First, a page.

By Vineeta Reddy
During the financial crisis in 2009, many believed that firms like AIG were “Too Big to Fail”. Such companies had such high stakes in the market and controlled the money of so many individuals that their collapse would have meant further decline of the economy, something that the US could not have handled. They were intricately wound into everyday financial interactions, making loans, and providing insurance, that their downfall would have been catastrophic. Thus, the government had no choice but to step in and bail them out in order to keep them afloat and keep businesses and the market running.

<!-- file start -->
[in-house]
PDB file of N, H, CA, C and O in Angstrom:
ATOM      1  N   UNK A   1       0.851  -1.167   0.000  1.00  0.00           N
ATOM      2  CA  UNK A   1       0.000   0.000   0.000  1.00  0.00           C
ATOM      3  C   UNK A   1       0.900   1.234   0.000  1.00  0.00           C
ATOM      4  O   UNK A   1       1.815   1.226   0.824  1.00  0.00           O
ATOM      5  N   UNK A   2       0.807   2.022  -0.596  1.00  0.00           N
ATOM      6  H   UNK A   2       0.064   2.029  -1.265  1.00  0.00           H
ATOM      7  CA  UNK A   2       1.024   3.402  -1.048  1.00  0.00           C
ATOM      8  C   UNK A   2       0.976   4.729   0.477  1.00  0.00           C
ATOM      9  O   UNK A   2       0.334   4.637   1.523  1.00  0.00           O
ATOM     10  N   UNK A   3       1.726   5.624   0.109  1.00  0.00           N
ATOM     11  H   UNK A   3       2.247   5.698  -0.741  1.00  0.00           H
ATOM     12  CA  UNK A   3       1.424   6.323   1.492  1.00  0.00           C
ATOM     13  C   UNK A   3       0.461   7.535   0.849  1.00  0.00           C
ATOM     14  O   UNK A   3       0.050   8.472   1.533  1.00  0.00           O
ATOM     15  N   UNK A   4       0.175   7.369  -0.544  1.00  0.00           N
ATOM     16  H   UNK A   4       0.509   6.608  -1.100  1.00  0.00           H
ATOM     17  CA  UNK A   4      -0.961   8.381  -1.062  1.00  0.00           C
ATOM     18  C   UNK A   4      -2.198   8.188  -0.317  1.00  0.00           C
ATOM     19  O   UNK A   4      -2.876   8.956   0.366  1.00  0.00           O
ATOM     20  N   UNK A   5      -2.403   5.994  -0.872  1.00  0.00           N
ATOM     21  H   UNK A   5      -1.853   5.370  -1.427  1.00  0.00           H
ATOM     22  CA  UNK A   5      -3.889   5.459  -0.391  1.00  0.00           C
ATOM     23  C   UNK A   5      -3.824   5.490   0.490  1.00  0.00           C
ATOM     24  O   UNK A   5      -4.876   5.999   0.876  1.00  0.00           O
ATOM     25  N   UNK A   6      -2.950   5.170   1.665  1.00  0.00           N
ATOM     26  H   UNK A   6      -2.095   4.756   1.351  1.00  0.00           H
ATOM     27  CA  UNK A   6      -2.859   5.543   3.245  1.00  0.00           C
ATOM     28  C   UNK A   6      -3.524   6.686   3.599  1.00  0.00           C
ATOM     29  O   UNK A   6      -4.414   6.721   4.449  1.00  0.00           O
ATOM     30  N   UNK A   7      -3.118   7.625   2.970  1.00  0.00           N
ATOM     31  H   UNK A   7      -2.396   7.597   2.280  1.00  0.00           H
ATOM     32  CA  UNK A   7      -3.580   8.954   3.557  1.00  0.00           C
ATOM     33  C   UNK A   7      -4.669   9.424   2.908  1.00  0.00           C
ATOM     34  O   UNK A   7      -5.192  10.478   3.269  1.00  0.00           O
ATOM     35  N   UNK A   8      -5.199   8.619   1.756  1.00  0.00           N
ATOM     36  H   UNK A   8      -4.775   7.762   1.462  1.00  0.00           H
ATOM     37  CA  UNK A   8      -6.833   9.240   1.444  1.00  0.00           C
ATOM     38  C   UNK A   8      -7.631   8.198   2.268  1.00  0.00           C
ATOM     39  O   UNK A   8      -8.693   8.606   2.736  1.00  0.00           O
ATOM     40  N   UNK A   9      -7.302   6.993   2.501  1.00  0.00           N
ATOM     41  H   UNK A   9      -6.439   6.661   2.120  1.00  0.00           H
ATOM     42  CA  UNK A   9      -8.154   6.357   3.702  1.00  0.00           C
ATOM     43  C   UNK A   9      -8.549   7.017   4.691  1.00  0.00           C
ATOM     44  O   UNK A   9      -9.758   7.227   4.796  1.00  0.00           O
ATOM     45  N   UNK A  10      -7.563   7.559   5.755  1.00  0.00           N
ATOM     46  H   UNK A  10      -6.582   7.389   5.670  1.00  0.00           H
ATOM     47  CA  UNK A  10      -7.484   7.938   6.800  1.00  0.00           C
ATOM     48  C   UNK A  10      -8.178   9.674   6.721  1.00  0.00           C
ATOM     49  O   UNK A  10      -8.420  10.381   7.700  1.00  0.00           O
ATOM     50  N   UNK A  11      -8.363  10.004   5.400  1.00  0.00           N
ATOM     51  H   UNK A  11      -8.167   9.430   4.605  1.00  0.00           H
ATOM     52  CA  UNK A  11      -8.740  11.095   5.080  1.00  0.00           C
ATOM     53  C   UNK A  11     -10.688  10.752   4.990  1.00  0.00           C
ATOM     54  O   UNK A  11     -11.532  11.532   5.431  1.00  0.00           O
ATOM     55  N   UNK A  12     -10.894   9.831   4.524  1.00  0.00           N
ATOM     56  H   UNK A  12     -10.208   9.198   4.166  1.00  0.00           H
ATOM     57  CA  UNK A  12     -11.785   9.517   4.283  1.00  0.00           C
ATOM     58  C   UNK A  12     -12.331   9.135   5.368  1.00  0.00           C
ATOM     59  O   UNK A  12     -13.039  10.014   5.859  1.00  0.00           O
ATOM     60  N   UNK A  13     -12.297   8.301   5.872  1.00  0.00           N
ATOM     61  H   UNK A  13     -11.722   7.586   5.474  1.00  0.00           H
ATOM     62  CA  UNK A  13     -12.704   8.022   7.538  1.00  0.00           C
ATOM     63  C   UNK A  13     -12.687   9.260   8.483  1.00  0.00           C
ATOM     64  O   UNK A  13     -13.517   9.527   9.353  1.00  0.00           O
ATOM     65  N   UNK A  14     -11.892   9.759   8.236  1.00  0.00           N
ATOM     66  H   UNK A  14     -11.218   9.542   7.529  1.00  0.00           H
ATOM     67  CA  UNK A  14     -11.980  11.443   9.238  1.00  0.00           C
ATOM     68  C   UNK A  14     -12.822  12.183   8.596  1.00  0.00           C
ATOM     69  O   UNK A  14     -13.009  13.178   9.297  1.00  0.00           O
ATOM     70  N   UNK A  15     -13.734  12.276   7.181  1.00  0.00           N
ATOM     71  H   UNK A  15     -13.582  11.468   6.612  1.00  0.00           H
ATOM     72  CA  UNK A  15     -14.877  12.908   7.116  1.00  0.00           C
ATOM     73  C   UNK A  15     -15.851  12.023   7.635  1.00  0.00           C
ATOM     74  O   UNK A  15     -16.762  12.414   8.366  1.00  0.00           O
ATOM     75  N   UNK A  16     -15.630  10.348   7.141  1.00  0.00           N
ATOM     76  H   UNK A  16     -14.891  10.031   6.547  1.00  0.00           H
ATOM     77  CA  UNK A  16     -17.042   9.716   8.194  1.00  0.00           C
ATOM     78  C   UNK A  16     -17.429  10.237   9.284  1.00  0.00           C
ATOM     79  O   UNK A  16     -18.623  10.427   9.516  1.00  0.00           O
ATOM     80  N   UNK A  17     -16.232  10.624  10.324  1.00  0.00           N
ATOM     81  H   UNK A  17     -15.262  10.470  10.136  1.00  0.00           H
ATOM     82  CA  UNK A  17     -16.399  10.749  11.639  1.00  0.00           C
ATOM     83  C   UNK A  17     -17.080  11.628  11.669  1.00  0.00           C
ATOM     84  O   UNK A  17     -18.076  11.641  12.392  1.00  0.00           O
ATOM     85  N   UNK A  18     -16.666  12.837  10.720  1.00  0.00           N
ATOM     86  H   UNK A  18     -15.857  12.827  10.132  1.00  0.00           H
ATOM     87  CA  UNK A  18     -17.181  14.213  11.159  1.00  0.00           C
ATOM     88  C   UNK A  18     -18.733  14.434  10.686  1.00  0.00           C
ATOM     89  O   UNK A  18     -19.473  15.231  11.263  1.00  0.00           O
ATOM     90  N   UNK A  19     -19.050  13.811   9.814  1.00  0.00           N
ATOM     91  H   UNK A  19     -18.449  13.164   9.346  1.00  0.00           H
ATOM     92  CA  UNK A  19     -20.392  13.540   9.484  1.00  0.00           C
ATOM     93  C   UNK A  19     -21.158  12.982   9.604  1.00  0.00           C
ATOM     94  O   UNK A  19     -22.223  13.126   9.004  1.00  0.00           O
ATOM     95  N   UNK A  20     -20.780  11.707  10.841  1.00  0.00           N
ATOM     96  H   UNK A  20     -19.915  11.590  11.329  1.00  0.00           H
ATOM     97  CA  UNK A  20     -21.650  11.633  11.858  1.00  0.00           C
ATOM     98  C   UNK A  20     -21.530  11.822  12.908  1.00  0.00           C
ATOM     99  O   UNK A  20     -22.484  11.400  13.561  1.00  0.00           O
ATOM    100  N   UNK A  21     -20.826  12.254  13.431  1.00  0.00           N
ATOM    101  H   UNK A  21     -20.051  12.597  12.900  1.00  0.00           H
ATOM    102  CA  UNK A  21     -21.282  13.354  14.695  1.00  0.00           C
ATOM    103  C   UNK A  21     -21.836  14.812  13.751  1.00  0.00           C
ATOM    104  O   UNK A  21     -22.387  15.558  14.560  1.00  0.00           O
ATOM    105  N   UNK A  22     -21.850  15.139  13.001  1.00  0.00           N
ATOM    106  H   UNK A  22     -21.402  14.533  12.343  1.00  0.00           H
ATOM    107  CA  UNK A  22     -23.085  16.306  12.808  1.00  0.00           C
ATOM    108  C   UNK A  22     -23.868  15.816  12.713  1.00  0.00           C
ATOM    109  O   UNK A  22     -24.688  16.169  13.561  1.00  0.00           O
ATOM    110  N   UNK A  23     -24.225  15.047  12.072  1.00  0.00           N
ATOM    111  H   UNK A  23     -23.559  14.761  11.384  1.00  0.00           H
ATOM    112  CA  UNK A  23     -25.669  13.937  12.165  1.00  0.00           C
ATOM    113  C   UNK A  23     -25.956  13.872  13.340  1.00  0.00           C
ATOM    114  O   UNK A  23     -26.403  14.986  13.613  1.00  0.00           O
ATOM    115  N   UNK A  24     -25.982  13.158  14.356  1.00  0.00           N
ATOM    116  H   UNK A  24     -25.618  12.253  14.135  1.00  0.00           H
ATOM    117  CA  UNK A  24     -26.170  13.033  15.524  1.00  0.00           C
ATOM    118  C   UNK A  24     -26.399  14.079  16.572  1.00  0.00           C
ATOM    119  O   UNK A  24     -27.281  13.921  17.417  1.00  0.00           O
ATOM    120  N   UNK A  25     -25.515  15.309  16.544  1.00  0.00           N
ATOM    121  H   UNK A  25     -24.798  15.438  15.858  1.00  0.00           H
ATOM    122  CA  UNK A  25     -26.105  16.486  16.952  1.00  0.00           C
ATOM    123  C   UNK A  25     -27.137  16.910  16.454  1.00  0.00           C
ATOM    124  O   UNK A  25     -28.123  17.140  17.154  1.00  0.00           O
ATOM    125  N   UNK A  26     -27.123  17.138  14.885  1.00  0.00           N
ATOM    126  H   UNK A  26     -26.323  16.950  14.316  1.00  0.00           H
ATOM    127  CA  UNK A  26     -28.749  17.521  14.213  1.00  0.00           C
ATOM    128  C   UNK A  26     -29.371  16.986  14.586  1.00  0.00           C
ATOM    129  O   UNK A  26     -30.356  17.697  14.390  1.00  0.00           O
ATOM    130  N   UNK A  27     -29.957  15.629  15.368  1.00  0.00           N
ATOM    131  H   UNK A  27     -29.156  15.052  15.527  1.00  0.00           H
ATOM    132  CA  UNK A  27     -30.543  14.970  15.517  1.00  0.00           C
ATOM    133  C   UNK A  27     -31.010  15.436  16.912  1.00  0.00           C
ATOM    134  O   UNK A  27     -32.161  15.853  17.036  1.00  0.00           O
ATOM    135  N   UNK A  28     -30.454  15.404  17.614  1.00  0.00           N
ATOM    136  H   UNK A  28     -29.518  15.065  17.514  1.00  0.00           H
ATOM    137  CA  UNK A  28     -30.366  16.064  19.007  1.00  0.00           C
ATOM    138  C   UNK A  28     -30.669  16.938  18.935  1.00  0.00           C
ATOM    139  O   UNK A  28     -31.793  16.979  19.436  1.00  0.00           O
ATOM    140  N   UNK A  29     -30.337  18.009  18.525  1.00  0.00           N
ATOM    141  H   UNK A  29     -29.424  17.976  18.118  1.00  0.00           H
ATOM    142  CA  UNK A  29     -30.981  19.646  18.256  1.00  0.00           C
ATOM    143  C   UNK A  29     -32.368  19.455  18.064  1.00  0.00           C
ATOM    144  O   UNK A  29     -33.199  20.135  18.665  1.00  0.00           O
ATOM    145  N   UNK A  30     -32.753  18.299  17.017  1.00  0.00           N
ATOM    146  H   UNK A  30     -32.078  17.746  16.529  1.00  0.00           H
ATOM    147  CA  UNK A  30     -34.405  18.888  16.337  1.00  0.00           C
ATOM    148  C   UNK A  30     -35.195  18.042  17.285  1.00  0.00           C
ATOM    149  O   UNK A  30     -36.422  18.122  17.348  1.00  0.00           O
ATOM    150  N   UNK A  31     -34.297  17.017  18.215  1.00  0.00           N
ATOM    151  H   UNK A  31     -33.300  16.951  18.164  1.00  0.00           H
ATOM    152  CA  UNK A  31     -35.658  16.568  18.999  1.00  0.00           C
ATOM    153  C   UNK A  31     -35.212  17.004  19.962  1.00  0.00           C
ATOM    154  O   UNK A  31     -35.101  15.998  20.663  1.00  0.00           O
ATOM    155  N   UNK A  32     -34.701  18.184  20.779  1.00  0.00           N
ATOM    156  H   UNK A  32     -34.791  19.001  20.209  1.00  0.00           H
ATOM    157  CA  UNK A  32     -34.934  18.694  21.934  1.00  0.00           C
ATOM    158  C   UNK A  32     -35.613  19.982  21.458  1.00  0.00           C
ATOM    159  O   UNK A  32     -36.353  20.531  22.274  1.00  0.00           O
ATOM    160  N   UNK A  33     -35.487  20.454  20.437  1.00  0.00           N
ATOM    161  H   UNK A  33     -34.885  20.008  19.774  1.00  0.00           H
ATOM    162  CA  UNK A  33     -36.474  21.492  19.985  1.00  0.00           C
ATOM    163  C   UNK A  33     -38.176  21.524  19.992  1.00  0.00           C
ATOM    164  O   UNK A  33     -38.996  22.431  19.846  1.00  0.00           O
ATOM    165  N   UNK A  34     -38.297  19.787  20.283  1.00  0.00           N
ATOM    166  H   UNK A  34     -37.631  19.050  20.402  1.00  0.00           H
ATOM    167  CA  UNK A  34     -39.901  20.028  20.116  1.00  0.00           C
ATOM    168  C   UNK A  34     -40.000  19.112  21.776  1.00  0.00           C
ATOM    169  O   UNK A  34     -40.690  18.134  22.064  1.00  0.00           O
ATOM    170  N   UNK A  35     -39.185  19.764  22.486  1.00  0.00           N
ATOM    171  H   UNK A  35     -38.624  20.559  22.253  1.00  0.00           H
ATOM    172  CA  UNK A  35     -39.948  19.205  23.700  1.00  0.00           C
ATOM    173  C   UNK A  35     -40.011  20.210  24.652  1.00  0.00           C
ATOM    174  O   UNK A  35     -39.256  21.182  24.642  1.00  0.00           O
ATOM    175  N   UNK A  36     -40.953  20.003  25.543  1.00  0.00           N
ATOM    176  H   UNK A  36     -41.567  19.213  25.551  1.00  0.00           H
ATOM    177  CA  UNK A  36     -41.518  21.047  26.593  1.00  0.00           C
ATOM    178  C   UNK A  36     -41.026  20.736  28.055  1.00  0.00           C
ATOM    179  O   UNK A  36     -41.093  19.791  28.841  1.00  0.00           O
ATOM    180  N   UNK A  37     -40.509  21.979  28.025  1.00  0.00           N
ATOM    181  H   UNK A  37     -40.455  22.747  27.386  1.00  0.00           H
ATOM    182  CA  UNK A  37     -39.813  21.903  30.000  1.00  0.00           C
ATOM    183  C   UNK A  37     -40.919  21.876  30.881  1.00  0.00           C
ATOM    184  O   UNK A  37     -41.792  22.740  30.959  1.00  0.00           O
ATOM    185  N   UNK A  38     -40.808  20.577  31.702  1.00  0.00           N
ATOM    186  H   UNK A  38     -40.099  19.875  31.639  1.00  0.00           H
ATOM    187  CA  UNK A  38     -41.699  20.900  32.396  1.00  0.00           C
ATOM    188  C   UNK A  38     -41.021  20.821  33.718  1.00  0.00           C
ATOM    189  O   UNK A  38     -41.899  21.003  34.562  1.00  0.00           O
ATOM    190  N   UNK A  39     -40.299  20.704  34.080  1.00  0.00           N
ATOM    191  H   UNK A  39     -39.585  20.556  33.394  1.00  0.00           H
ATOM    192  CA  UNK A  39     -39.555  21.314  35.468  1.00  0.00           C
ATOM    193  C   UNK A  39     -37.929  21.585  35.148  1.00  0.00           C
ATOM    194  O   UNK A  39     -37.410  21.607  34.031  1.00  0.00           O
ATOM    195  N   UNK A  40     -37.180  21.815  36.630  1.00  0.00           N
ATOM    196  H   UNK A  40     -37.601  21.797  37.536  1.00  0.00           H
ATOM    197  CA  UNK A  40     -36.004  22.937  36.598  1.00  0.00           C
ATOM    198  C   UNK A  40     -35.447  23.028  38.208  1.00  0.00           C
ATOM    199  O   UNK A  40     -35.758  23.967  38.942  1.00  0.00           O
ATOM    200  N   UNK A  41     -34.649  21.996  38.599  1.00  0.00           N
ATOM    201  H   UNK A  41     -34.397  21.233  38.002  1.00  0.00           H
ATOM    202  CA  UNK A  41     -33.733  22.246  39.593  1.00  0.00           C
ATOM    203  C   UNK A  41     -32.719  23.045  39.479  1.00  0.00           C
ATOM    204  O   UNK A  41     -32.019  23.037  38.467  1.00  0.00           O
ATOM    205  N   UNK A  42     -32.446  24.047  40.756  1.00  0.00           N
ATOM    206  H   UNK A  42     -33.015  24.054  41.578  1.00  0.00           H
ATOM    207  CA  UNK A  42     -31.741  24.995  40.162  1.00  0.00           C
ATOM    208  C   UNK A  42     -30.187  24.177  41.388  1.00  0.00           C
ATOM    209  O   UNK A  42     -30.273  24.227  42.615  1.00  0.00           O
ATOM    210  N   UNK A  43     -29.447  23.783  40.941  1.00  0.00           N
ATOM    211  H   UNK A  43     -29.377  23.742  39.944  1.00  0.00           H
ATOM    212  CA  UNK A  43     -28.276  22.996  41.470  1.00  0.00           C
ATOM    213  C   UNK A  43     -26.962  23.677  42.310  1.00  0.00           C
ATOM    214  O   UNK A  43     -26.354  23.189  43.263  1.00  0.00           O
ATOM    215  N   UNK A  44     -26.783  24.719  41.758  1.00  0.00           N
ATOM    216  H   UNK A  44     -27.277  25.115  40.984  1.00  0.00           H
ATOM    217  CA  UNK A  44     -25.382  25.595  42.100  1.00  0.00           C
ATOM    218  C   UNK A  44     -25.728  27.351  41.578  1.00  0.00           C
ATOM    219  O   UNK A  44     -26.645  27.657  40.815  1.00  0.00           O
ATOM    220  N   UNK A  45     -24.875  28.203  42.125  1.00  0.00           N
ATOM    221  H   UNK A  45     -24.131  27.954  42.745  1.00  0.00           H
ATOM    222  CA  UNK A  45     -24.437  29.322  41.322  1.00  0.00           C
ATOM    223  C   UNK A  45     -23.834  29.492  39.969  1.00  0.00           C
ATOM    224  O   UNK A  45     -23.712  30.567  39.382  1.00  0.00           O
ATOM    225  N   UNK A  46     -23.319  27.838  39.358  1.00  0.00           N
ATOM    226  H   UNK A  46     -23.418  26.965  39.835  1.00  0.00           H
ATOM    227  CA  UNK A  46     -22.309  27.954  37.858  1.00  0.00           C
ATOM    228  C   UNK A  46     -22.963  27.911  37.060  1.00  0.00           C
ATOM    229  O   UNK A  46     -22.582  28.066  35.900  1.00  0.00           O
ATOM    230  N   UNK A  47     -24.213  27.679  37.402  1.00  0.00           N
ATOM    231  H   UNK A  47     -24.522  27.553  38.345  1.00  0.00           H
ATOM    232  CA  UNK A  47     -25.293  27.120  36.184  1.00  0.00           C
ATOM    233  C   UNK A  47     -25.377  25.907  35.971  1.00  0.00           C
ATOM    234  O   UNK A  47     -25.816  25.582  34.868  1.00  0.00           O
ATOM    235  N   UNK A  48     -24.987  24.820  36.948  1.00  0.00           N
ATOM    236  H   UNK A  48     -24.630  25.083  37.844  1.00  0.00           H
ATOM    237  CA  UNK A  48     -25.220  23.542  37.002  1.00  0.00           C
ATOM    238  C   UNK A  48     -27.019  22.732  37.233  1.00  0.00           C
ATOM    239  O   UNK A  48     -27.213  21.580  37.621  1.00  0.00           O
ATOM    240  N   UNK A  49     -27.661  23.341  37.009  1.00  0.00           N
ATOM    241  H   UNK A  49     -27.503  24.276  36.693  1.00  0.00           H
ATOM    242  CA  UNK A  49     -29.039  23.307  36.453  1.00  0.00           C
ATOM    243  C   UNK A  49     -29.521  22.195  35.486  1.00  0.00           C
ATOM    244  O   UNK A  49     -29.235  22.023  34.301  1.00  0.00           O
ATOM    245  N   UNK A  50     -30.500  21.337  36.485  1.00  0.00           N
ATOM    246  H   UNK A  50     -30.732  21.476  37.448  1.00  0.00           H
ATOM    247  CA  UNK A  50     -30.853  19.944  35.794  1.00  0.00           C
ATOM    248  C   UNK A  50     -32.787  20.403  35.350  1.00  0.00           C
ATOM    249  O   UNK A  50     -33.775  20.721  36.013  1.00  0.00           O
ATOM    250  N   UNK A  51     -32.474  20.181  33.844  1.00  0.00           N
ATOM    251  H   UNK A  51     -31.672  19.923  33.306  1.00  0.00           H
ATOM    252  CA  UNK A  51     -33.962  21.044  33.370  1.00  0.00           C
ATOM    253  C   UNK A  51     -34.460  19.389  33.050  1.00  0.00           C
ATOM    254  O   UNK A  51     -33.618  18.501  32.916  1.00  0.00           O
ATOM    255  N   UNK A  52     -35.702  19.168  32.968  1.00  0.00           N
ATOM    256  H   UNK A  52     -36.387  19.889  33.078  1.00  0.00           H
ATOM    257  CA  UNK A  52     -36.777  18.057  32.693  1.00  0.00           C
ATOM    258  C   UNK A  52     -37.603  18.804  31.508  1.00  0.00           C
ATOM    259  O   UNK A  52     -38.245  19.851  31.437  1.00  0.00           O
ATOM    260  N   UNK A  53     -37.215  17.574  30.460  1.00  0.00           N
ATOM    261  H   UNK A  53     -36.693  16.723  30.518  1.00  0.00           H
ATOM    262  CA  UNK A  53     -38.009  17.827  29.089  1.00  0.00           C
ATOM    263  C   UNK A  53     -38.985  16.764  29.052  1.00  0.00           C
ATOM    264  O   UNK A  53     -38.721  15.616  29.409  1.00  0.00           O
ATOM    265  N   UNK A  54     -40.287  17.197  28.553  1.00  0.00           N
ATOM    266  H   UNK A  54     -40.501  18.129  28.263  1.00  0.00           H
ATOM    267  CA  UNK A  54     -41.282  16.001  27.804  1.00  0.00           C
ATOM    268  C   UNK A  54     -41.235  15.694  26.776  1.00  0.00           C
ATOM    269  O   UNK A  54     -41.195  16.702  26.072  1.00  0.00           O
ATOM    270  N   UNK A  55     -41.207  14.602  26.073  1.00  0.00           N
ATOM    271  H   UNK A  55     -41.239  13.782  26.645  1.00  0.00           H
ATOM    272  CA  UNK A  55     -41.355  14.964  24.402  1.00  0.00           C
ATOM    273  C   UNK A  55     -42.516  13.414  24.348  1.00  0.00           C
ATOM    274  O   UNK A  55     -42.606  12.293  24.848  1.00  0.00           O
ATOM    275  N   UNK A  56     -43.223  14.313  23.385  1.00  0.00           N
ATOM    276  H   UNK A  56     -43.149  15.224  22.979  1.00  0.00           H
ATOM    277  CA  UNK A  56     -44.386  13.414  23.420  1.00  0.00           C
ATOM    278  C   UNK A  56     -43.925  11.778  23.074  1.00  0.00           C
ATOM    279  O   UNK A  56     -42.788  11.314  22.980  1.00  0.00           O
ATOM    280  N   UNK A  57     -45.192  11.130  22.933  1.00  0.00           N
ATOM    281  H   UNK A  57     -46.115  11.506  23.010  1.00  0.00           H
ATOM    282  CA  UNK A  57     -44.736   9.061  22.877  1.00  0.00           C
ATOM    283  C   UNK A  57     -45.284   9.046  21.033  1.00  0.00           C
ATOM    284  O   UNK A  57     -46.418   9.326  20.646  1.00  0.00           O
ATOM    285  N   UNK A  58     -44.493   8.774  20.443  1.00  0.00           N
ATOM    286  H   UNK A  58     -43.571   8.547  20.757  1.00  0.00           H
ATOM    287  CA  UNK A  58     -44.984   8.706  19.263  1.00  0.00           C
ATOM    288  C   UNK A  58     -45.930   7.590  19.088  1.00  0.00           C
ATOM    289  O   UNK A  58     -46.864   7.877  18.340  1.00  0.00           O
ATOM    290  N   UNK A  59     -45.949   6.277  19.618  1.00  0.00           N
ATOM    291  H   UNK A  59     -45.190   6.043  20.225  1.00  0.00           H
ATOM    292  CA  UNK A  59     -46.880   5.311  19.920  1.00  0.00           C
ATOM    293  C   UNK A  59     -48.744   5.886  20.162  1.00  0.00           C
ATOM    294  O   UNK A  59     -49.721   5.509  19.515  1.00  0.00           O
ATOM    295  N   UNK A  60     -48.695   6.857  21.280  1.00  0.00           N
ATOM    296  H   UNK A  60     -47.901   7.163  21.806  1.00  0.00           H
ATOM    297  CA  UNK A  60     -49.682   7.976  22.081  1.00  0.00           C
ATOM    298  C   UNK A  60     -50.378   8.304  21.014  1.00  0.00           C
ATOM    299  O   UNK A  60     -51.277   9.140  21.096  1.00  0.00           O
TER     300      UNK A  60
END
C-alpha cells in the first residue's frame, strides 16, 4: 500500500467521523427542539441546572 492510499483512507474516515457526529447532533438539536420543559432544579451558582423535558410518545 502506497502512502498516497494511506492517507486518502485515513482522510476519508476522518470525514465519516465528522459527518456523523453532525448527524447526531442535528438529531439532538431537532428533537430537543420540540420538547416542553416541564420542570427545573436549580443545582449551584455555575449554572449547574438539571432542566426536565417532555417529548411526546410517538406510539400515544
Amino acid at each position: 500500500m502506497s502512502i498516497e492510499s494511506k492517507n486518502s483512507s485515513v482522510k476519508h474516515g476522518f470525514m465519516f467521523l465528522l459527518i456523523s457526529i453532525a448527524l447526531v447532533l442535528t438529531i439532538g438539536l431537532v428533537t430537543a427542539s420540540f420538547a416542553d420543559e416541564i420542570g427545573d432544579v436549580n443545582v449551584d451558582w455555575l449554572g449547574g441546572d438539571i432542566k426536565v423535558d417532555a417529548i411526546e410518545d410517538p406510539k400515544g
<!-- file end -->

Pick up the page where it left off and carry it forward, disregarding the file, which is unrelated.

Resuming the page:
Now, 6 years after the financial panic, a NYC taxi fleet owner is claiming that his business is “Too Big to Fail” and is requesting a similar bailout from the government. He wants politicians to “guarantee taxi medallion loans, which would induce banks to extend more credit to fleet owners like him” (NYT). Prices of medallions have fallen due to companies like Uber who are competition for taxi drivers, and thus banks are now less willing to finance taxi drivers who wish to purchase them. Without them, however, the drivers are not authorized to give rides and collect fares in the state of New York. Mr. Freidman, the man asking for a bailout, is currently fighting Citibank, who is trying to take away “87 of his medallions after certain loans matured” (NYT). Without the help of the government, will the taxi industry as we know it give way to private car services like Uber? What will the city look like without the iconic yellow taxis speeding through the streets?